You seem to be claiming otherwise. If I may ask, on what basis?

 

Furthermore, as previously mentioned, in sync with the text, that west sea's Gulf Stream leads *northward*...specifically to Europe. A solid match to both New World and European realities on numerous accounts.

 

Those who prefer to believe that the largest ship instead sailed into the *south* sea (the Pacific) rather than a  west sea *specifically* mentioned by Alma 63 do so in direct contradiction to both MesoAmerican geography *and* the Nephite text.

And those claiming such, who also claim that a voyage into the south sea then sailed northward are suggesting geographies and directions that match neither MesoAmerica nor the South Pacific. (The Pacific isles are *south* of MesoAmerica - the opposite of  "northward".)

 

Thoughts?

The "west sea" is specifically mentioned 48 times in the book of Mormon.  Unless the entire Book of Mormon geography was limited to the Yucatan peninsula, and the people were completely ignorant of the larger geography (umm...no!), it would be confusing and absurd to call the gulf of Mexico the "west sea".  The Yucatan "peninsula" is obviously a "peninsula" which protrudes into the same sea (east sea), even the Nephites would have been able to recognize that obvious fact.  These people were seafarers and explorers and would have been familiar with the larger coastlines of the Americas before making a much more dangerous and massive emigration across the Atlantic ocean.  To call the Gulf of Mexico the "west sea" is to assume that they were completely ignorant of their larger surroundings, which is unfathomable.   

The land northward is divided by the land southward in the book of Mormon by a narrow neck of land (which happens to be mentioned as the launching place of Hagoth in Alma 63).  The land northward is mentioned 150 times in the Book of Mormon and was described before Hagoth ever set sail, so clearly the "land northward" is not in reference to Europe.  One glaring problem in your theory is that the Book of Mormon people claim to be traveling to the land "northward", which means they would tell the people where they traveled to that they came from the land southward, but that is not the claim of the Elven people.  Not very consistent of your theory.  If the Elven people were indeed the Nephites who claimed to have come from the land west, then the Book of Mormon would match that language and state that they were traveling eastward and not northward.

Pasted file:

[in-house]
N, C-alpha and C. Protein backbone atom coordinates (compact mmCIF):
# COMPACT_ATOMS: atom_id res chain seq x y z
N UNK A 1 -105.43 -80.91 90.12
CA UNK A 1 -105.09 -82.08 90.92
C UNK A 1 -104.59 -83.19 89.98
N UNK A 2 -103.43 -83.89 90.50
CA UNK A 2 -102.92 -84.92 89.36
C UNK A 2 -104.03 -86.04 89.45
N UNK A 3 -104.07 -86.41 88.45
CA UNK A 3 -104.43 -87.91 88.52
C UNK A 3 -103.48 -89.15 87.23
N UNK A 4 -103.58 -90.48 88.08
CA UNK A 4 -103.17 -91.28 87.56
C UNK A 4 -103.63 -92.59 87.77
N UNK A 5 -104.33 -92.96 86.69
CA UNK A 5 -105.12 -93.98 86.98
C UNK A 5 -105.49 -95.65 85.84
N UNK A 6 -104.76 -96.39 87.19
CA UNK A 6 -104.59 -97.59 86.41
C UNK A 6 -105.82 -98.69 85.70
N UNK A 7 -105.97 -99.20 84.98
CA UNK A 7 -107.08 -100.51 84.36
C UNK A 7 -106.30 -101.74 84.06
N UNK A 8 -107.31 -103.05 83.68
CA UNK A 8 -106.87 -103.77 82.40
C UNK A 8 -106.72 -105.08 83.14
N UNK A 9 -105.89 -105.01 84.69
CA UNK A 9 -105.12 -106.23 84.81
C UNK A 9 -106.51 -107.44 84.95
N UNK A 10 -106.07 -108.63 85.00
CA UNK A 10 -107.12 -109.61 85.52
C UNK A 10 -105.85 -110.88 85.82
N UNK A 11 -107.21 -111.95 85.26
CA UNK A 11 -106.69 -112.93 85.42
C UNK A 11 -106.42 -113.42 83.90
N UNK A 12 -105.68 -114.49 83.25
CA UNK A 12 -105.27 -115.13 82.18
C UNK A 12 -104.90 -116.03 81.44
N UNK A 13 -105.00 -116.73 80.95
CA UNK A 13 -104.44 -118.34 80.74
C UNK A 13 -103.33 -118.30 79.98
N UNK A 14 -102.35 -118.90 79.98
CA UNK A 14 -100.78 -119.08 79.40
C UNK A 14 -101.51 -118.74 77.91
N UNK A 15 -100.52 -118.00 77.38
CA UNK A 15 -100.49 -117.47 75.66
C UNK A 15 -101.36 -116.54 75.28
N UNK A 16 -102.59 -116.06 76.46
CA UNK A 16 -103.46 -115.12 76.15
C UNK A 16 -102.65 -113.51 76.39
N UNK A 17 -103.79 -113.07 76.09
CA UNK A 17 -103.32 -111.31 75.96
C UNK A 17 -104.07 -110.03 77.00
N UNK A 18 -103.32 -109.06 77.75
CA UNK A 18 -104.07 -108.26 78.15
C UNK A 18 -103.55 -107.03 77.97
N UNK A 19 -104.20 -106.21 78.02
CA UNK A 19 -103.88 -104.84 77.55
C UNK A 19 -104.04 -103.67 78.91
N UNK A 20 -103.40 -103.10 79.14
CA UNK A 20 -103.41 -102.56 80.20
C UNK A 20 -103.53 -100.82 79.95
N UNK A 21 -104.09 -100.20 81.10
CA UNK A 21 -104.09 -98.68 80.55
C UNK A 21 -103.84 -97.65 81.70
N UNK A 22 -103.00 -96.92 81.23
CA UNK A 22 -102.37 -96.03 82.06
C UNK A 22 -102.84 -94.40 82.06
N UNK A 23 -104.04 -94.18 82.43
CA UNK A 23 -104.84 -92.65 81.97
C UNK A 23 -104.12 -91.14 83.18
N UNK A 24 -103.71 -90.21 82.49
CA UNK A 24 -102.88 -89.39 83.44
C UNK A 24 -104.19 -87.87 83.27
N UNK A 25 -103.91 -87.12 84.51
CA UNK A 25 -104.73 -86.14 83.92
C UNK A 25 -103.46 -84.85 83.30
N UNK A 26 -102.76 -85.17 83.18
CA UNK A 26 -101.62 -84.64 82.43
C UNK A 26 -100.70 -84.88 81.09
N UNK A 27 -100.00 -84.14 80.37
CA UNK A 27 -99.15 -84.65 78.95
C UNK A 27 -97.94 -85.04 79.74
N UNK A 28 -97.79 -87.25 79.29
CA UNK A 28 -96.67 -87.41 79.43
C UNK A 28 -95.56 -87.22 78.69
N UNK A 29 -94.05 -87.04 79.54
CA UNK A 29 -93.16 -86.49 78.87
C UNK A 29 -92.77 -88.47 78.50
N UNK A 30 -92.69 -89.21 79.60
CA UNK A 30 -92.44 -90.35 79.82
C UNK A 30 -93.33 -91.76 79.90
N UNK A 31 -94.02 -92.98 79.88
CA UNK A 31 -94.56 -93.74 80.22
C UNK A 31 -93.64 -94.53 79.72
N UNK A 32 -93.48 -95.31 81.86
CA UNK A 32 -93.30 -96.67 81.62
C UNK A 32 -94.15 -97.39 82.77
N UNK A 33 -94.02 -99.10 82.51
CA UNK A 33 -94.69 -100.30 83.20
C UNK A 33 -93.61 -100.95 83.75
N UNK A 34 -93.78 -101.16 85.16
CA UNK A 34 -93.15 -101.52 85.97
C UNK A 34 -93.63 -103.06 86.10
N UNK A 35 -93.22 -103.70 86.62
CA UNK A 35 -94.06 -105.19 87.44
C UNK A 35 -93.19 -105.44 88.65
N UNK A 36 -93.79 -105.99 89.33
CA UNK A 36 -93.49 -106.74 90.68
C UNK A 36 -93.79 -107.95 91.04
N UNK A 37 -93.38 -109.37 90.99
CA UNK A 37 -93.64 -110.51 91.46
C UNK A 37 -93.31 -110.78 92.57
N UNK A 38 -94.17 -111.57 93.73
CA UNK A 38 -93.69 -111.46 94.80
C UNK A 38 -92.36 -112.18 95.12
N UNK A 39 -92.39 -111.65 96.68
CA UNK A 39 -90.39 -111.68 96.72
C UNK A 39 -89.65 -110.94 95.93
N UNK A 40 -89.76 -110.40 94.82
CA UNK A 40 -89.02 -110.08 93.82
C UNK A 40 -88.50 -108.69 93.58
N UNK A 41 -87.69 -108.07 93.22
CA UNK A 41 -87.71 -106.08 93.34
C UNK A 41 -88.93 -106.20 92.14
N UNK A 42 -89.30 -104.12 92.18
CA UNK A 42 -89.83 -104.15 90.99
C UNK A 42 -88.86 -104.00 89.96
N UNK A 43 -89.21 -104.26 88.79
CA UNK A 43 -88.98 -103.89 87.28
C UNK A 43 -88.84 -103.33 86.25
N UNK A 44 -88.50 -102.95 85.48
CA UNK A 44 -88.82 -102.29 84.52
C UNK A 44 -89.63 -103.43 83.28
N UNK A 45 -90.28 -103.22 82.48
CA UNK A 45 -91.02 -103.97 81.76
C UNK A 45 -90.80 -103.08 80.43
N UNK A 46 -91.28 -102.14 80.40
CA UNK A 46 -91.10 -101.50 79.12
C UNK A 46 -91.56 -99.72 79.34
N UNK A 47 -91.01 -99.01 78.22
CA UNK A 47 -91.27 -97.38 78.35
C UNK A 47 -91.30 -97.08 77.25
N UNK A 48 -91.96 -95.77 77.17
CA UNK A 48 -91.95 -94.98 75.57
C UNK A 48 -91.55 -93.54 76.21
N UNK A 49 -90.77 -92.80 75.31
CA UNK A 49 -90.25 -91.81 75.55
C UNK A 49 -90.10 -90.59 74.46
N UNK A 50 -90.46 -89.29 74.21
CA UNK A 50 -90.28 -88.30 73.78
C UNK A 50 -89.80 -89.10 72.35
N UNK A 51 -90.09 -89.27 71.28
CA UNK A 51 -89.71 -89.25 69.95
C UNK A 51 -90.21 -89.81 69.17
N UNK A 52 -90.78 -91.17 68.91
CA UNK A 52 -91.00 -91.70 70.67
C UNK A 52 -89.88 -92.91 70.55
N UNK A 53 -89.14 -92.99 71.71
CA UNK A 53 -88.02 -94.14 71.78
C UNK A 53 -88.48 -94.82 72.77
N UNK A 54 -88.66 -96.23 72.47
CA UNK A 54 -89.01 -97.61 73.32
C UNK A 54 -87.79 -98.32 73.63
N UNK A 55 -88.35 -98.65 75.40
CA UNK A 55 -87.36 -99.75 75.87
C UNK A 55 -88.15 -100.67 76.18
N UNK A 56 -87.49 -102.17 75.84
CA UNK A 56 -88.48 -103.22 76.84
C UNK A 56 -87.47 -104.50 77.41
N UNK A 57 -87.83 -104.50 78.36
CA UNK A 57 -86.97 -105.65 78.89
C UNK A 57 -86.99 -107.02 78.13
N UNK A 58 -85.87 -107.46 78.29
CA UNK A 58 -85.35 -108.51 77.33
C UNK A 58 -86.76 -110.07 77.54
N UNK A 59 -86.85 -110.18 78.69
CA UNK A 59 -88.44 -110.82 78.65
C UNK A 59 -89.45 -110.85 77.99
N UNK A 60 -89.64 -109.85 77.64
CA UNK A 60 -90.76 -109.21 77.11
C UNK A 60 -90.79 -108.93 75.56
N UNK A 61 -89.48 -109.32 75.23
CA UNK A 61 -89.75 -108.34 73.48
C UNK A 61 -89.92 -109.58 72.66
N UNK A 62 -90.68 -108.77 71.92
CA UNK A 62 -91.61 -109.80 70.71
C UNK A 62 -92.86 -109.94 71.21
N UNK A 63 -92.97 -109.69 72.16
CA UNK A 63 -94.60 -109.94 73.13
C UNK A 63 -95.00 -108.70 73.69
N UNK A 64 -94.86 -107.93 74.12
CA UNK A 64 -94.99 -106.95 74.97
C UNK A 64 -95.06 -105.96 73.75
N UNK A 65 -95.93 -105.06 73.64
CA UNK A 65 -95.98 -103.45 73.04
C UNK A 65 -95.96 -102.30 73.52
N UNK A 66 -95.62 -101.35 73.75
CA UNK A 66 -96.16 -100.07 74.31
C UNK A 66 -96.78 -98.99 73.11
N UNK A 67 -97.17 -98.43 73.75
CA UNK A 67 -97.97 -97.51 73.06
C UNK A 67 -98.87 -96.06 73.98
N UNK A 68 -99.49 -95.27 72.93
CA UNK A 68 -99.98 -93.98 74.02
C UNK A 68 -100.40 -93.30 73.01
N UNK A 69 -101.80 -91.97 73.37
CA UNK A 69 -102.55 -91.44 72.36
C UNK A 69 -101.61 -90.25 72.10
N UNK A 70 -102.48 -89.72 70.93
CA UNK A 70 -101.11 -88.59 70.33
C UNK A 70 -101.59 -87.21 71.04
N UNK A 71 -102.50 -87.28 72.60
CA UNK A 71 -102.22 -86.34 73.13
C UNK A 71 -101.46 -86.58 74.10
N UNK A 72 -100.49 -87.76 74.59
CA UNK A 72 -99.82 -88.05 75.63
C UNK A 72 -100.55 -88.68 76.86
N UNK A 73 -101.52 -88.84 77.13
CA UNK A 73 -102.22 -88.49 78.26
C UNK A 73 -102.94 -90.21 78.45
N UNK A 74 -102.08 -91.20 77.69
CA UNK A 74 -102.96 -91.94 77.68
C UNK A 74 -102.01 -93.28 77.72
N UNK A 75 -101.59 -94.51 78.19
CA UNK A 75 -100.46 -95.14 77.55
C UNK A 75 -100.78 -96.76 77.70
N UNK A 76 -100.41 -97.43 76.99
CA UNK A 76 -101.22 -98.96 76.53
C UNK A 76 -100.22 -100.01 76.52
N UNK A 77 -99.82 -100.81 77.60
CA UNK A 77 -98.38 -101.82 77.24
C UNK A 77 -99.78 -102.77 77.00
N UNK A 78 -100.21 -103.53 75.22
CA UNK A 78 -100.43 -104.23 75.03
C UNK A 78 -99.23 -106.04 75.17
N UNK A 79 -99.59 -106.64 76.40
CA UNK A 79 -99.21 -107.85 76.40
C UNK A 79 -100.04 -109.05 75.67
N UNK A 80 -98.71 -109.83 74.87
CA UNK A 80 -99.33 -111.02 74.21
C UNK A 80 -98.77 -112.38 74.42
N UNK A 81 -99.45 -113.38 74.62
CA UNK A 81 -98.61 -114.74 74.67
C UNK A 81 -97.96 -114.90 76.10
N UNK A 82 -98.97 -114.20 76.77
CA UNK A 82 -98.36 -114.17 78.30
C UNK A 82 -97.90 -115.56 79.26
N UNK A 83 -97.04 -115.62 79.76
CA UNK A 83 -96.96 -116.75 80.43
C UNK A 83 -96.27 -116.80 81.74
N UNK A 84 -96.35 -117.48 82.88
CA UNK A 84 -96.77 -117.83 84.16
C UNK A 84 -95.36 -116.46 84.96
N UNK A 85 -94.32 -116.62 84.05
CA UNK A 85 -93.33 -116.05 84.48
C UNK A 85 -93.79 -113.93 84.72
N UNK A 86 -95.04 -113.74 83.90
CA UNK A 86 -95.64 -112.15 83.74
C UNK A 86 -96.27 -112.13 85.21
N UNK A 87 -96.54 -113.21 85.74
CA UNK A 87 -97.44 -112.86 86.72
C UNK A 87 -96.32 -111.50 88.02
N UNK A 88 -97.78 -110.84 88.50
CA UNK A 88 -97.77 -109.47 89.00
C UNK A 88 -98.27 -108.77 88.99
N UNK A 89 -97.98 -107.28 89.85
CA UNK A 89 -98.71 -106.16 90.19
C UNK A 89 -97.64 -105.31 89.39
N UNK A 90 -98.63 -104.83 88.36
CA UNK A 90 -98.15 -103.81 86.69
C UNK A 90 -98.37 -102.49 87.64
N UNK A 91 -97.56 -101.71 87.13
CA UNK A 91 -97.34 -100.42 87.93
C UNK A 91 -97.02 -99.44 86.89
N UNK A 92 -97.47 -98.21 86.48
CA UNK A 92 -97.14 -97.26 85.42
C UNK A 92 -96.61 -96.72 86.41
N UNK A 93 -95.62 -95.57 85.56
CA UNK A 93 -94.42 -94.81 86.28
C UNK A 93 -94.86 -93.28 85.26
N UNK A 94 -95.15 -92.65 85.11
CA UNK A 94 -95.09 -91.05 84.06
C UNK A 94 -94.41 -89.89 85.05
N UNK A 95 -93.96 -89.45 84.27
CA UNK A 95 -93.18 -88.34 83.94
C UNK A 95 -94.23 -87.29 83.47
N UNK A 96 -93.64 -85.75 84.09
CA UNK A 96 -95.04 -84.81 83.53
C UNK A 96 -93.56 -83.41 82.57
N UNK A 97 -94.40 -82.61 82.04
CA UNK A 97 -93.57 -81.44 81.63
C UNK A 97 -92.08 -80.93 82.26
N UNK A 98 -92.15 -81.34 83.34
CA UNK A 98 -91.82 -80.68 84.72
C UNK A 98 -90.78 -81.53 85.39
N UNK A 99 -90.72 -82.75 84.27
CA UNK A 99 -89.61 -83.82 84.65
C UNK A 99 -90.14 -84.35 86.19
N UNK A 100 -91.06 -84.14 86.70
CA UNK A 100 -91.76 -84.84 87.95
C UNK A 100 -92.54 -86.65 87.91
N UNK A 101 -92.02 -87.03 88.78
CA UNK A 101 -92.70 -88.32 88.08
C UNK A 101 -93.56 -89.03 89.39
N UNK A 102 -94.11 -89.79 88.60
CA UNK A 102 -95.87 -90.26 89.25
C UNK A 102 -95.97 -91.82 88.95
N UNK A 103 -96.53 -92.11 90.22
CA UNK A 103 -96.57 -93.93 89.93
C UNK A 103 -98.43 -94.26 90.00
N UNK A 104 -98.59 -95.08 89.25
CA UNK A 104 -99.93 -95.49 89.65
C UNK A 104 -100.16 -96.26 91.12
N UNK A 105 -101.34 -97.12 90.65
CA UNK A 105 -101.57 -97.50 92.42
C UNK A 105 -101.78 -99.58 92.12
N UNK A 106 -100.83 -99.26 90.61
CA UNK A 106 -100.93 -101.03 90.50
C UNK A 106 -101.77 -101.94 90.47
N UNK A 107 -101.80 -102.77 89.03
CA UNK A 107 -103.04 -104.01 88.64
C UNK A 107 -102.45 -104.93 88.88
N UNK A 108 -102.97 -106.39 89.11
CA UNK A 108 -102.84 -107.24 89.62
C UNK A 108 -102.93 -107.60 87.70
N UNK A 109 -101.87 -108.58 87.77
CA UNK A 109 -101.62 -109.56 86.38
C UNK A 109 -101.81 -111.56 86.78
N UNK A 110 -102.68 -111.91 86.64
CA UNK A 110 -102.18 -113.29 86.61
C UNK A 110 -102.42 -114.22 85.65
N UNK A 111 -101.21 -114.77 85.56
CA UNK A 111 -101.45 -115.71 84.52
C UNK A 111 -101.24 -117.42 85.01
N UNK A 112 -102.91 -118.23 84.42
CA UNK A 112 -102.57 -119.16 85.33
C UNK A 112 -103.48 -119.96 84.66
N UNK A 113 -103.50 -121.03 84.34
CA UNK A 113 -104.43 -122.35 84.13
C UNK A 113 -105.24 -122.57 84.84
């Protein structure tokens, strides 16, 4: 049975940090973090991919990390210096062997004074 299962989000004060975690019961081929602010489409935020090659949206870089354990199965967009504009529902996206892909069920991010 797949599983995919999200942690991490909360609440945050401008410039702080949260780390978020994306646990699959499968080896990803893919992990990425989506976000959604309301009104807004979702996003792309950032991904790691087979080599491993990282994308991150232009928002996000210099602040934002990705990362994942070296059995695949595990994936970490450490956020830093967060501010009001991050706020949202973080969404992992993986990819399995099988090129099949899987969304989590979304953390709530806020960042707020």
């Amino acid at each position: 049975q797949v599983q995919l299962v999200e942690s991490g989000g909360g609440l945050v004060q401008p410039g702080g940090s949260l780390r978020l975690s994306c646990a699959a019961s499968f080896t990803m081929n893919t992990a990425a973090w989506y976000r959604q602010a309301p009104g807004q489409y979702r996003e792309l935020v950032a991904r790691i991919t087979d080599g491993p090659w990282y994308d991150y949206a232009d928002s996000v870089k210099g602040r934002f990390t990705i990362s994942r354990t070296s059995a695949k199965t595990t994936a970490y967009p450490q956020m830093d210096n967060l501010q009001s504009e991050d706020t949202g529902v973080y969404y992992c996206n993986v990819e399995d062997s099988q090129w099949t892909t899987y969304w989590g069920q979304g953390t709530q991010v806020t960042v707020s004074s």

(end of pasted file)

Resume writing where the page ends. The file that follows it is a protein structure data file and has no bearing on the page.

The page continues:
Edited by pogi
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On 12/24/2016 at 10:53 AM, hagoth7 said:

Ah, I just realized that your name traces to a people in the Pacific. Is that the reason for the ongoing cognitive dissonance?

If you think that what I've offered here attempts to challenge or  negate Hagothian departure(s)  into the Pacific, that's not my assertion at all. (As I have written years ago, the text leaves room for other voyages, into other nearby seas, heading off in unnamed directions.)

So this isn't a negation of Pacific Islander heritage. It is instead an expansion of Lehite/Nephite heritage...of the promises made to our mutual fathers.

Fair enough?

Cognitive dissonance?  I am not the one who thinks that Hagoth, the purported world traveler who was familiar with the Americas, Europe, and the Pacific, would have called the Gulf of Mexico the "west sea" because he was too ignorant to recognize that the Yucatan was a peninsula :blink:  This is the same world traveler who called Europe the "land northward" so as to not confuse it with the land "more northward" :crazy: